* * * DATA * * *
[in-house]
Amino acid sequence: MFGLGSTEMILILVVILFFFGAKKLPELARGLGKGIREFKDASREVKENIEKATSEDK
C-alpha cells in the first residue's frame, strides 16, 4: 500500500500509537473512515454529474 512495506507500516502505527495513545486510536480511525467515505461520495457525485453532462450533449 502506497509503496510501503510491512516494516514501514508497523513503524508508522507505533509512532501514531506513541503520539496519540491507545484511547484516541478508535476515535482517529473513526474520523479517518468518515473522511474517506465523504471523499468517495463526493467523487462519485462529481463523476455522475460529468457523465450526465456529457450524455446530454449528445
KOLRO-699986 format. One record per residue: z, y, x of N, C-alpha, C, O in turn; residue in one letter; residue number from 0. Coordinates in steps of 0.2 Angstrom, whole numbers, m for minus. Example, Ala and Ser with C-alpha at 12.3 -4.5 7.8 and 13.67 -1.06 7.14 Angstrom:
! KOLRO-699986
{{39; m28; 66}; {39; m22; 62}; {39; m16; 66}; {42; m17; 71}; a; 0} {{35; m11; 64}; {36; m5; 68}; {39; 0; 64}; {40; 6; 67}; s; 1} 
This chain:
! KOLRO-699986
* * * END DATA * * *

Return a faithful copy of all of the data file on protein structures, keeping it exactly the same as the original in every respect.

[in-house]
Amino acid sequence: MFGLGSTEMILILVVILFFFGAKKLPELARGLGKGIREFKDASREVKENIEKATSEDK
C-alpha cells in the first residue's frame, strides 16, 4: 500500500500509537473512515454529474 512495506507500516502505527495513545486510536480511525467515505461520495457525485453532462450533449 502506497509503496510501503510491512516494516514501514508497523513503524508508522507505533509512532501514531506513541503520539496519540491507545484511547484516541478508535476515535482517529473513526474520523479517518468518515473522511474517506465523504471523499468517495463526493467523487462519485462529481463523476455522475460529468457523465450526465456529457450524455446530454449528445
KOLRO-699986 format. One record per residue: z, y, x of N, C-alpha, C, O in turn; residue in one letter; residue number from 0. Coordinates in steps of 0.2 Angstrom, whole numbers, m for minus. Example, Ala and Ser with C-alpha at 12.3 -4.5 7.8 and 13.67 -1.06 7.14 Angstrom:
! KOLRO-699986
{{39; m28; 66}; {39; m22; 62}; {39; m16; 66}; {42; m17; 71}; a; 0} {{35; m11; 64}; {36; m5; 68}; {39; 0; 64}; {40; 6; 67}; s; 1} 
This chain:
! KOLRO-699986